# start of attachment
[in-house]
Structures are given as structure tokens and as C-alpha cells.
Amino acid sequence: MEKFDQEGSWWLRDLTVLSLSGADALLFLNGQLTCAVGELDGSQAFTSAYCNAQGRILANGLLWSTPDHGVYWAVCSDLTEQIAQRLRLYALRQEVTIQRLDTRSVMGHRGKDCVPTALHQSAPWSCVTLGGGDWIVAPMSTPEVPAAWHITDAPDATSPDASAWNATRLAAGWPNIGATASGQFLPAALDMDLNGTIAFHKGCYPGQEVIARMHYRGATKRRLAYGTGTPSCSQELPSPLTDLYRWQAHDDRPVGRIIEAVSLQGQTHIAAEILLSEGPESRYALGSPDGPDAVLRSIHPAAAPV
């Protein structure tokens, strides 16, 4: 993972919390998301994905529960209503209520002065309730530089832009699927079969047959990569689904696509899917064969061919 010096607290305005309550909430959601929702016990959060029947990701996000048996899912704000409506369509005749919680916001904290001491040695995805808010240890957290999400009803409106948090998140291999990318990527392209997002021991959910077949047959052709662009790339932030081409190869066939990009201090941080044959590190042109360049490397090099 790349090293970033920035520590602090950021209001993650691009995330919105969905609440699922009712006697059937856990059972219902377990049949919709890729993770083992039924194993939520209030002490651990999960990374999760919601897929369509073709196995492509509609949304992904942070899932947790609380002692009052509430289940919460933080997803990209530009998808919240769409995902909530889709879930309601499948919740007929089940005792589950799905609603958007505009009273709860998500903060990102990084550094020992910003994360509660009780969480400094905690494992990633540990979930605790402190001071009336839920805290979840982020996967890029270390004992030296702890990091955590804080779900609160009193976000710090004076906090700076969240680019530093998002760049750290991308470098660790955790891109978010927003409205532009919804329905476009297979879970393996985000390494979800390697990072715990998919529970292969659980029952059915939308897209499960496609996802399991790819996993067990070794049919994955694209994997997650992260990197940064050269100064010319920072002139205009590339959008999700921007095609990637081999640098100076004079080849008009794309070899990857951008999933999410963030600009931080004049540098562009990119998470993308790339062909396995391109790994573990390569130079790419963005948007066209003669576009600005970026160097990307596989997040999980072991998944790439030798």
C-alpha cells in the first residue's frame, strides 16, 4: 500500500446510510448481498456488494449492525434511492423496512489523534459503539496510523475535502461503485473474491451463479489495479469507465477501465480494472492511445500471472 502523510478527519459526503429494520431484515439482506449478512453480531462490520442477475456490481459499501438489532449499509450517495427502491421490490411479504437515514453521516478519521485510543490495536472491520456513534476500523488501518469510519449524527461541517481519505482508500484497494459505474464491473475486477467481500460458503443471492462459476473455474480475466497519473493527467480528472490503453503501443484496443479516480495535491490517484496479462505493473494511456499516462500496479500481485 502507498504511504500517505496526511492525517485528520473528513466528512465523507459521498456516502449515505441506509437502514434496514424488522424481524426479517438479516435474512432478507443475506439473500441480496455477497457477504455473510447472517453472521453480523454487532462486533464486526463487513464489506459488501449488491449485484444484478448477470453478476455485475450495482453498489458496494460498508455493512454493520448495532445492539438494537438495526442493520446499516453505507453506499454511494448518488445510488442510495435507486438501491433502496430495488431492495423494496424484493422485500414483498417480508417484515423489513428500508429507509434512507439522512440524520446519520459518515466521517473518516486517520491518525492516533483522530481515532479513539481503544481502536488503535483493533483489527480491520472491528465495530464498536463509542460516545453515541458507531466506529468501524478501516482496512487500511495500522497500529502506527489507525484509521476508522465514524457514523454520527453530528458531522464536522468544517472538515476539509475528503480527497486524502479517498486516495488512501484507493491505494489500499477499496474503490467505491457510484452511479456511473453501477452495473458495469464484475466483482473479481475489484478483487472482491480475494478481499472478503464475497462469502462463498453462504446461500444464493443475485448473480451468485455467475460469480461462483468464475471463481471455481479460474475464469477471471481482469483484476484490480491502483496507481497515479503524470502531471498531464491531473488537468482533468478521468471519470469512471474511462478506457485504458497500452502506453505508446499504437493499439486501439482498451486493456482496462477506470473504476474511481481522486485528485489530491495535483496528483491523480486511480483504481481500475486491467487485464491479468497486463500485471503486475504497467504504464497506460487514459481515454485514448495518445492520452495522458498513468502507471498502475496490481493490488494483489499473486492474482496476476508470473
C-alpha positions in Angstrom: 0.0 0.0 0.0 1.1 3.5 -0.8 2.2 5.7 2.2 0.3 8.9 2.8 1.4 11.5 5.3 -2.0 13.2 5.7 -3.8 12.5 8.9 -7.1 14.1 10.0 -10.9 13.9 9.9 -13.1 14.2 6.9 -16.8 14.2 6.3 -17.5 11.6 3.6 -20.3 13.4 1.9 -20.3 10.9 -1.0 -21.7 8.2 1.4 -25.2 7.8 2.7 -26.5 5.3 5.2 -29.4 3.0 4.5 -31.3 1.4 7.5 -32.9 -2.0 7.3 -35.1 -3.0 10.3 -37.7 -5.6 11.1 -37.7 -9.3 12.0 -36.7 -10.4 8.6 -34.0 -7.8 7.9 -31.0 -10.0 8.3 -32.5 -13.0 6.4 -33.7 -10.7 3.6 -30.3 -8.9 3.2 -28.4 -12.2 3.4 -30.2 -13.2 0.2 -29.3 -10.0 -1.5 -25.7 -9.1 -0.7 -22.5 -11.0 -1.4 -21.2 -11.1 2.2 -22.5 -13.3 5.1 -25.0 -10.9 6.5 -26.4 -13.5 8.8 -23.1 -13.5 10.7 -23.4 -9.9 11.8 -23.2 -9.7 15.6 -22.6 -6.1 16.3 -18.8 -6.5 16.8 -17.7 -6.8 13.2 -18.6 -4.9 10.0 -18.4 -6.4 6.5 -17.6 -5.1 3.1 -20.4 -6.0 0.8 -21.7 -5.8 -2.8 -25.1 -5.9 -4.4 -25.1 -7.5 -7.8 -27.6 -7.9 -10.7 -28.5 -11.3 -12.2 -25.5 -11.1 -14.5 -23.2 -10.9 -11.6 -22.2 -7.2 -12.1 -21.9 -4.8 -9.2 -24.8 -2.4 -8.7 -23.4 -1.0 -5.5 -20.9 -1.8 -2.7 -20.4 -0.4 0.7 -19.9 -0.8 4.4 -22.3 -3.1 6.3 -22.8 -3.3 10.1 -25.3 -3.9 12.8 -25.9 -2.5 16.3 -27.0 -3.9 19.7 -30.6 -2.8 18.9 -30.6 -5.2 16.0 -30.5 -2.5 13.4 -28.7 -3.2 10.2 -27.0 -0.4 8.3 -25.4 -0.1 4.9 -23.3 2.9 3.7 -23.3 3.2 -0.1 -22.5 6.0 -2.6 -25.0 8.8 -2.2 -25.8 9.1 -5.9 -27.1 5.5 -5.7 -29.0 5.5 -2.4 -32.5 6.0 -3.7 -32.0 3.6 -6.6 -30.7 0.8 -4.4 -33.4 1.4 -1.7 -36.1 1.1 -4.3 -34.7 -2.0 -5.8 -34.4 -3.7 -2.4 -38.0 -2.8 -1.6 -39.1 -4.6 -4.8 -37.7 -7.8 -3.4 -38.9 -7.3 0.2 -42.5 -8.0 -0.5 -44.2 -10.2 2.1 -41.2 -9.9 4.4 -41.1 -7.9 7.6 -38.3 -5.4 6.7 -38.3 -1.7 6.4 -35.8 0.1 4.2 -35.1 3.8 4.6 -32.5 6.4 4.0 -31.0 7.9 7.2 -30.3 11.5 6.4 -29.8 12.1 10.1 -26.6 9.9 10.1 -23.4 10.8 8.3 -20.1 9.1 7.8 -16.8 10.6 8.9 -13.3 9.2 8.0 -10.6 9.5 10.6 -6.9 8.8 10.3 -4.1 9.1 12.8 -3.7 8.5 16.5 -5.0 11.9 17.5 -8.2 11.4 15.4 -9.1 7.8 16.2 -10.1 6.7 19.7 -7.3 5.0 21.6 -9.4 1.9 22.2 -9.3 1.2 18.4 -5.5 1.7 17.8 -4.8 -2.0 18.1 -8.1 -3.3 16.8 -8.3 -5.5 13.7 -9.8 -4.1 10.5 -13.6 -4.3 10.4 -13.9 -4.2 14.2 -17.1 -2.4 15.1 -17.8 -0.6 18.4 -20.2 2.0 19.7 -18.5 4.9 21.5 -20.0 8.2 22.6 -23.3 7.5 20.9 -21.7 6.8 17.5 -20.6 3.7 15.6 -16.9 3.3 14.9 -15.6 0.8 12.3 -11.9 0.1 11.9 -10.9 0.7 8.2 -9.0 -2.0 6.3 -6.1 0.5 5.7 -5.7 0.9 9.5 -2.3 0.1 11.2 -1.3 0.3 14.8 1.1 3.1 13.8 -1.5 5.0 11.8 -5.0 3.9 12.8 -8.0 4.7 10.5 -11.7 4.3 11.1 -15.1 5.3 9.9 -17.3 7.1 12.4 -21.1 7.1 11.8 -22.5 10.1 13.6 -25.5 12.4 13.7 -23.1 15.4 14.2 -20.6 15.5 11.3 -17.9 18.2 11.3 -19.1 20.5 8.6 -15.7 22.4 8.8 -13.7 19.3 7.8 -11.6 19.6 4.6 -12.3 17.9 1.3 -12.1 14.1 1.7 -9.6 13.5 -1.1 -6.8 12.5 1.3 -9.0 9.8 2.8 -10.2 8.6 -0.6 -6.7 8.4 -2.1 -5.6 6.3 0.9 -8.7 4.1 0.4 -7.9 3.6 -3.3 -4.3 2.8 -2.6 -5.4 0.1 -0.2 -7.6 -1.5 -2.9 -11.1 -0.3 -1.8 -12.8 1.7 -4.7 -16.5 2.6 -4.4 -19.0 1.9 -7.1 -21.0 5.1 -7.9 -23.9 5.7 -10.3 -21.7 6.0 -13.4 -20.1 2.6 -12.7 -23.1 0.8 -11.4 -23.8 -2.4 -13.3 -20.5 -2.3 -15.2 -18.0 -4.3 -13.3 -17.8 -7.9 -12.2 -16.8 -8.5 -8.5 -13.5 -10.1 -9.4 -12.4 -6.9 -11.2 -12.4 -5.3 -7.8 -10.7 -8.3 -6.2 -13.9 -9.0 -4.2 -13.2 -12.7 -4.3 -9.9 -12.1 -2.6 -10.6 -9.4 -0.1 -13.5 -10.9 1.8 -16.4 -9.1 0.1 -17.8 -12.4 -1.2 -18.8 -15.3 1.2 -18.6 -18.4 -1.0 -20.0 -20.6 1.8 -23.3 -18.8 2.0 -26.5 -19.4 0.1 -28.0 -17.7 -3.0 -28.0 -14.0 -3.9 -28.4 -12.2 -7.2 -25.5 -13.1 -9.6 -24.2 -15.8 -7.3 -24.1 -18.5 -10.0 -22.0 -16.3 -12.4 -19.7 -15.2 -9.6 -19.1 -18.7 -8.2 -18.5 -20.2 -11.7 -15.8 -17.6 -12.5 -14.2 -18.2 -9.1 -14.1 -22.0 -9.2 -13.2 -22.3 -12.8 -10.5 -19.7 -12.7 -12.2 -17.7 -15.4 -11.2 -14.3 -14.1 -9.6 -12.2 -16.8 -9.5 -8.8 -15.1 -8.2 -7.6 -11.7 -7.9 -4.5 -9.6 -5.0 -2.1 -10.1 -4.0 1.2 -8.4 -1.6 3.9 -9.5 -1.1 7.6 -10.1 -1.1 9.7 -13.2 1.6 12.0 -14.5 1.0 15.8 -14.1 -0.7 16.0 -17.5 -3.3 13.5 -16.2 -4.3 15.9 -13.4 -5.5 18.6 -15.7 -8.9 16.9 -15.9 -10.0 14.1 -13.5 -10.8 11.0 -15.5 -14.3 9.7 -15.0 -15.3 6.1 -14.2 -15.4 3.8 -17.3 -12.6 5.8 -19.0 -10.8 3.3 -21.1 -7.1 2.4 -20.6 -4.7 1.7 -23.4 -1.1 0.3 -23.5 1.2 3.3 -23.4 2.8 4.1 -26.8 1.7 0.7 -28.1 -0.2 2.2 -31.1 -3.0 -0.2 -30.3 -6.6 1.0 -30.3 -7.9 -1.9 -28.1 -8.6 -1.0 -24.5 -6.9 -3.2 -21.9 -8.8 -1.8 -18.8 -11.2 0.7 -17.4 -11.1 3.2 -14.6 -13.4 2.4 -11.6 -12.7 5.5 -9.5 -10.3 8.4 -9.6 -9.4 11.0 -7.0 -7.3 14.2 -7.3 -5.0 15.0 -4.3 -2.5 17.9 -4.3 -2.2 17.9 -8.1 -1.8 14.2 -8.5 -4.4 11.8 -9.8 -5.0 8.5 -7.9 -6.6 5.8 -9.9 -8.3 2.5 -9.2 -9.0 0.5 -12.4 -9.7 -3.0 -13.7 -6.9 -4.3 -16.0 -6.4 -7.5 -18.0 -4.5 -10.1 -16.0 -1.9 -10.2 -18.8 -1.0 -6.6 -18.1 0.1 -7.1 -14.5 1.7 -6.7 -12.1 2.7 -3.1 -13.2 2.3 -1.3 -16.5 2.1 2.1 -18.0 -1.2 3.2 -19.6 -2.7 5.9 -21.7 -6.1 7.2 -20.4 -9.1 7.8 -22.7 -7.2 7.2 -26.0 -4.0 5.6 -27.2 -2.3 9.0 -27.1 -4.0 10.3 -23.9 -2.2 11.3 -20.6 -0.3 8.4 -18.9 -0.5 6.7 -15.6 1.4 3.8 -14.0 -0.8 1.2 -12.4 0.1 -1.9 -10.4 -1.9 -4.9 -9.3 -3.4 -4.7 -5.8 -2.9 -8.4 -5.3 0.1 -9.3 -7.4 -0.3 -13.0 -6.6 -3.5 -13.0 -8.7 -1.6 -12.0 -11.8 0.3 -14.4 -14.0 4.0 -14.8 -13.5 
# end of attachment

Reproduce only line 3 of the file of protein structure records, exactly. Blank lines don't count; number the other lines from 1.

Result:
Amino acid sequence: MEKFDQEGSWWLRDLTVLSLSGADALLFLNGQLTCAVGELDGSQAFTSAYCNAQGRILANGLLWSTPDHGVYWAVCSDLTEQIAQRLRLYALRQEVTIQRLDTRSVMGHRGKDCVPTALHQSAPWSCVTLGGGDWIVAPMSTPEVPAAWHITDAPDATSPDASAWNATRLAAGWPNIGATASGQFLPAALDMDLNGTIAFHKGCYPGQEVIARMHYRGATKRRLAYGTGTPSCSQELPSPLTDLYRWQAHDDRPVGRIIEAVSLQGQTHIAAEILLSEGPESRYALGSPDGPDAVLRSIHPAAAPV